Once we have identified our strengths as a school, we can target those areas where we need external support. So often, when we think of professional development, we think of having a speaker for the day. But this is only one option—and an expensive one at that. Is spending thousands of dollars on a single-day required performance to the full faculty going to serve the purpose you have outlined? It depends on what that purpose is, but more often than not, the answer is "no." When we connect to external support, we want to make sure that support is integrated and is a relationship, rather than a single performance. Most of the time, an external consultant is best used to facilitate deeper, ongoing understanding and work shoulder-to-shoulder in solving implementation dilemmas. Consuming the content can happen via recorded video, books, or journal articles. Consultants should be skilled at learning about the individual context, culture, and climate of a school and assisting with the gritty implementation questions and practice.
Facilitated sessions are expensive, though, and leaders should expect more than a performance out of them. You are not only paying for the hours that a person facilitates, but their days or weeks in preparing. Frankly, if the session could have been recorded and your team get the same thing out of it—it SHOULD be a recording. Ask others who have used the consultant about their methods for engaging the participants. Is it all presentation with the only interaction as "turn and talk?" Does the consultant recycle the same slides and even jokes for years? Or does the person facilitate more of a dynamic work session that includes collaborative activities designed for processing or decision making and responds to the evolving needs of a group? Consultants should not only be experts in a content area but experts in facilitating active learning, processing, and action. Make sure your dollars are paying for excellent, responsive facilitation and a relationship, not simply an encore speaking performance that was largely designed a decade ago.

How should we differentiate?

For any given initiative, not everyone in the school has the same needs or preferences for the same types of support. Just as we expect teachers to differentiate instruction for students, we need to offer differentiation to our teachers. Teachers are experts in their craft, not freshmen in college. They can identify their needs and know how they learn best. Some may prefer a facilitated session, others by learning with others in book study, still others through engaging in online content or courses and reflection. Even within a single initiative, everyone doesn't have to sit in the same all-day session to hear the same message and be involved. Leaders can facilitate an understanding of group and individual preferences for a given initiative and mobilize resources to these multiple options, rather than dedicating all resources to a single-day presentation.

What is our system for ongoing consultation and coaching for this initiative?

Making complex change requires sustained engagement and is often best supported with ongoing coaching and consultation. Depending on the complexity and novelty of the new practice being implemented, a school may enlist external support for coaching and consultation. Even so, having on-the-ground coaching and consultation available for day-to-day work is a support that many teachers want and need. What is our system for using dedicated coaches as well as using teacher leaders as coaches to support the work? The work of Jim Knight, Bob Garmston, Art Costa, and Doreen Miori-Merola, among others, offer effective models of instructional and cognitive coaching for schools to consider integrating.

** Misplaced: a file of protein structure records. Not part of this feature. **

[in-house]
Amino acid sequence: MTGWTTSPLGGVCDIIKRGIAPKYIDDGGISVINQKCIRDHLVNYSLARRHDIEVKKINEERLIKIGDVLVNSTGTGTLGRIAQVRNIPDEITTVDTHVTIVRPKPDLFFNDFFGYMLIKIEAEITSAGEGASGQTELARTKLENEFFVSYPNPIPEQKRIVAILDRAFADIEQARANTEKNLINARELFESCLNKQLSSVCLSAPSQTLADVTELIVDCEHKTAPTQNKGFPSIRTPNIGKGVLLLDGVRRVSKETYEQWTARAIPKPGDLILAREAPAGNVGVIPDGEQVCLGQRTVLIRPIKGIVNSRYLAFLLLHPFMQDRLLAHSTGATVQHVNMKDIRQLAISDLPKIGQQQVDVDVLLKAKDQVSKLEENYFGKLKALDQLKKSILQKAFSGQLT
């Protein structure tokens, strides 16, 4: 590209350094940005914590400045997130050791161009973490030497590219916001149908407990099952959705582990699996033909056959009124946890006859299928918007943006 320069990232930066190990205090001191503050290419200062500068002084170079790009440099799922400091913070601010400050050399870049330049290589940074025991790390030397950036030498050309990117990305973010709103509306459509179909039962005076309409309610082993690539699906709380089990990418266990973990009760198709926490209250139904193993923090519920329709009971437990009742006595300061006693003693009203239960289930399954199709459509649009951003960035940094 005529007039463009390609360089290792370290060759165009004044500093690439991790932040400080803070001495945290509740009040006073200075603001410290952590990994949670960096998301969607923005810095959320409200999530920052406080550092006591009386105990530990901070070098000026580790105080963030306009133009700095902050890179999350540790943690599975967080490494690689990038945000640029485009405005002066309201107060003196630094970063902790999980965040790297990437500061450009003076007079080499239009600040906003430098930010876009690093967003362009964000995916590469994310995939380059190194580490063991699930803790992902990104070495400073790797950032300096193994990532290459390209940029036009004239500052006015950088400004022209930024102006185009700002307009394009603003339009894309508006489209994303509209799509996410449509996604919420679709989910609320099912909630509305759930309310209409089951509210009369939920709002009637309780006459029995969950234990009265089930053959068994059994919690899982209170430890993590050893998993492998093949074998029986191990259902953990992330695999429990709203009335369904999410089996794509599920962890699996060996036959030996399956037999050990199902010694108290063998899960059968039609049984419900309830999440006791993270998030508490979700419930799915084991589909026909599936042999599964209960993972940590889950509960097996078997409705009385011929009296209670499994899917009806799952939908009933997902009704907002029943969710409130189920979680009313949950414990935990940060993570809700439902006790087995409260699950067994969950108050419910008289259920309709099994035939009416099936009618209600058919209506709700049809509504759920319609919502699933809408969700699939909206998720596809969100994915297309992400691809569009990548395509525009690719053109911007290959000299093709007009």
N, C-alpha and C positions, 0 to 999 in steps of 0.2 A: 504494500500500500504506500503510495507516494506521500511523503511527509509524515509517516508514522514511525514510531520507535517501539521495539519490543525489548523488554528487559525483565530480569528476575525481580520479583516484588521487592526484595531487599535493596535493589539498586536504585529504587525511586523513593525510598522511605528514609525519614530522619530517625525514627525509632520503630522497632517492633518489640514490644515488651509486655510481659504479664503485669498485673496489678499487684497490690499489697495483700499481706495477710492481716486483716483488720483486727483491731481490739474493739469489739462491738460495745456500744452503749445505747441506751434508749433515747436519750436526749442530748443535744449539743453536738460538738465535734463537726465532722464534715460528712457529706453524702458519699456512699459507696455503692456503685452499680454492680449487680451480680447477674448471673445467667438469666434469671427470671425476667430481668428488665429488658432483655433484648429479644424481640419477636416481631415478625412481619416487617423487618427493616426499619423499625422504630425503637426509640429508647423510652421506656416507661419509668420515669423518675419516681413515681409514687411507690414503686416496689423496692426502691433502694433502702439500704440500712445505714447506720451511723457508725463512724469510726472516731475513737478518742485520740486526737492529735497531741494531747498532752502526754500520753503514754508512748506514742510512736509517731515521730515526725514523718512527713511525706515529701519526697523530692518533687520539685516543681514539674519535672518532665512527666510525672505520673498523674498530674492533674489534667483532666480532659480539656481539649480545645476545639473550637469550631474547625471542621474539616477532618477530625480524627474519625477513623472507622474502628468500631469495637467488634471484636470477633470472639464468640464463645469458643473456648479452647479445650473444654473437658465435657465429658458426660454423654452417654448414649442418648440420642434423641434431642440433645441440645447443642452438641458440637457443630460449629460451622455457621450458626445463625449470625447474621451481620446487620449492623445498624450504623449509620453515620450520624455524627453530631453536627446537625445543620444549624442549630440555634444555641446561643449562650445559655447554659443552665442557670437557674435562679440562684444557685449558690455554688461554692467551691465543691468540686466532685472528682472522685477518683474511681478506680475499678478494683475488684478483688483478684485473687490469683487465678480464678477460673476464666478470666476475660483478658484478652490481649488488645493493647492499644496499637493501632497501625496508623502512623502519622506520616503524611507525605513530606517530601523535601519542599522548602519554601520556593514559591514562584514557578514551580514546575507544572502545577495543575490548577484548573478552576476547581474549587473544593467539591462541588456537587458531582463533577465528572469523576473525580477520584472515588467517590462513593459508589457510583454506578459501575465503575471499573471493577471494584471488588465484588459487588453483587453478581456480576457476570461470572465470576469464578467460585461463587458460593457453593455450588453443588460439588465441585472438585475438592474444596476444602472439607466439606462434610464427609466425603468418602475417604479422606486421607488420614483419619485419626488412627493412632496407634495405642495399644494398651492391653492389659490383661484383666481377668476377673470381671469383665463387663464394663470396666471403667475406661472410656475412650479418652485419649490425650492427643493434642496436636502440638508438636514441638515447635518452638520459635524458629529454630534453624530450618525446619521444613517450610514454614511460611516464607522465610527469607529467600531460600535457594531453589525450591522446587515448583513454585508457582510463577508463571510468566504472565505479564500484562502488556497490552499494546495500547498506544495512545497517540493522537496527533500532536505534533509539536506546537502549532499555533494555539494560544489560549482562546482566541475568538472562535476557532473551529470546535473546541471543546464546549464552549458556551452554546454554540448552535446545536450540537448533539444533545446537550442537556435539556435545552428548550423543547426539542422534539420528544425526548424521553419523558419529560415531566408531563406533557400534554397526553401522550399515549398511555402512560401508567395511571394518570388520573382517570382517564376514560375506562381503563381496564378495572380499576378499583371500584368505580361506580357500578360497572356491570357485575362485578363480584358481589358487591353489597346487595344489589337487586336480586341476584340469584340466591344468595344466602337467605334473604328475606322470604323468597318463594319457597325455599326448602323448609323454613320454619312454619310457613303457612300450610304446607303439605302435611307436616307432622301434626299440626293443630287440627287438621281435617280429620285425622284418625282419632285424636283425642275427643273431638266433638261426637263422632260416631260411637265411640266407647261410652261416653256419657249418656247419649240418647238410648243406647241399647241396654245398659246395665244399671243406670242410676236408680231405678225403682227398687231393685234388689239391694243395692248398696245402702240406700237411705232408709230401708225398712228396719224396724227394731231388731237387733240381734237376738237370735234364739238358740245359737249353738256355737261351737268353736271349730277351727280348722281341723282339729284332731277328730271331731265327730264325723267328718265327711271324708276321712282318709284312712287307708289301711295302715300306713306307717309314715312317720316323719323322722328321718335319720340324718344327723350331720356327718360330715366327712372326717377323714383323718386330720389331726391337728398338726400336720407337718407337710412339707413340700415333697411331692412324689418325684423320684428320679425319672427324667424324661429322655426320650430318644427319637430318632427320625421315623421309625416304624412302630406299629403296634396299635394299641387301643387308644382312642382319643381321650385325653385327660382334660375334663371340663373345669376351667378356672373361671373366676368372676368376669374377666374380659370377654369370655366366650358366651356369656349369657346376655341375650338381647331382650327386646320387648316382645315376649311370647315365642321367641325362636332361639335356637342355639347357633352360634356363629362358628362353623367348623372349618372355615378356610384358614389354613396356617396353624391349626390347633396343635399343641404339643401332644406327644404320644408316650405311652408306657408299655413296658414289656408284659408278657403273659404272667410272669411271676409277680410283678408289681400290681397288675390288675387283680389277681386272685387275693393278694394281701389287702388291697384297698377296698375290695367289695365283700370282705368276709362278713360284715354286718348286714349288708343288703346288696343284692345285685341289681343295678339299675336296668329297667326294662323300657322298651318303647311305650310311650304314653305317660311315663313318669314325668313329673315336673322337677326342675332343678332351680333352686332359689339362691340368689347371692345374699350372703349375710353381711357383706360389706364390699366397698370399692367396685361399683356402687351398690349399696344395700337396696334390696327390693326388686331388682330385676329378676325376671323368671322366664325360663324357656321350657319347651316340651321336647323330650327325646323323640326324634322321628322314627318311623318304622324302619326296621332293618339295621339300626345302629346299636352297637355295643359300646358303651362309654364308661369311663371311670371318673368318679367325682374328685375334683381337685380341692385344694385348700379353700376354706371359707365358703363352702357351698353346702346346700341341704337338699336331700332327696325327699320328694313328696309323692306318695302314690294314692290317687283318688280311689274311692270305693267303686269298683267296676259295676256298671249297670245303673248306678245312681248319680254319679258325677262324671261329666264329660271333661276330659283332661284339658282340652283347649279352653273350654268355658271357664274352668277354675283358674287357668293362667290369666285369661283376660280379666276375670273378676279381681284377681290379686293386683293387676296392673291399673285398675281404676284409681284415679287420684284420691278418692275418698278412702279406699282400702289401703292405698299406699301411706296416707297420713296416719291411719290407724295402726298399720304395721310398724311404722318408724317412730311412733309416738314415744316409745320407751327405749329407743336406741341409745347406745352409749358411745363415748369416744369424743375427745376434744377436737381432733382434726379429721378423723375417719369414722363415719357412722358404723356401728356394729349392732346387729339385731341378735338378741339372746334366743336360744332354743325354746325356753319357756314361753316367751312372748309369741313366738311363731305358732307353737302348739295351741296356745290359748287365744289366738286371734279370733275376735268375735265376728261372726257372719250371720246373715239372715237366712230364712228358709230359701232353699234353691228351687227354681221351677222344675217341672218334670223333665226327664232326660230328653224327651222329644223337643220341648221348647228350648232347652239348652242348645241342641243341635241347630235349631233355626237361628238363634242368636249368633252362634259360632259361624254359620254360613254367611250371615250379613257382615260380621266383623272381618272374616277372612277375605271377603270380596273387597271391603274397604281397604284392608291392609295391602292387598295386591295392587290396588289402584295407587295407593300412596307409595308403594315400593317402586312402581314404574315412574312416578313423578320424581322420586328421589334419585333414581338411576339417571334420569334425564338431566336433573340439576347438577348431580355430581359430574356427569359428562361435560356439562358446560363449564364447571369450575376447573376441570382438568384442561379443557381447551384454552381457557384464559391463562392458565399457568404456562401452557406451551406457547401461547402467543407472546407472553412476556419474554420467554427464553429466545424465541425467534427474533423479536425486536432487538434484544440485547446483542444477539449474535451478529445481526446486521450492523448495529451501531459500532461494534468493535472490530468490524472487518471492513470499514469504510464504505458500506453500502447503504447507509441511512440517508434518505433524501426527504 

We would never evaluate the effectiveness of a lesson by how well the students enjoyed it, but rather the outcomes we want to achieve. Further, our teaching is more complex than a single lesson, but rather a complex web of our content and methods and transactions of learning between teacher and students. Similarly, the effectiveness of our professional learning isn't measured by how entertaining a one-day session is, but rather the outcomes on teaching practice and on student learning. Most initiatives are multi-year and include many methods of engagement, reflection, practice, and iteration.
Professional learning can be expensive, and leaders are charged with thinking about how to best spend those tightly budgeted dollars. In reality, although external consultants can add a lot, most of the learning and "stickiness" happens between consultant visits. This is when ideas are processed in context through dialogue, discussion, and day-to-day application. To make PD stick, we have to see professional learning as the much broader context within which any PD day or session fits. And for any of our initiatives, we need to make careful, outcome-focused decisions on the methods and people we select for both internal and external support. Otherwise, we may as well pop some popcorn and show an award-winning movie for our back-to-school PD day.

Lee Ann Jung is clinical professor at San Diego State University, and an international consultant providing support to schools in the areas of universal design, inclusion, intervention, and mastery-based assessment and grading. She leads the International Inclusive Leadership Program, a professional learning and graduate program for educators, in partnership with San Diego State University. Having worked in the special education field since 1994, Jung has served in the roles of teacher, administrator, consultant, and professor and director of international school partnerships at the University of Kentucky. She has authored 6 books and more than 50 journal articles and book chapters on the topics of inclusion, assessment and grading, and educating students with disabilities.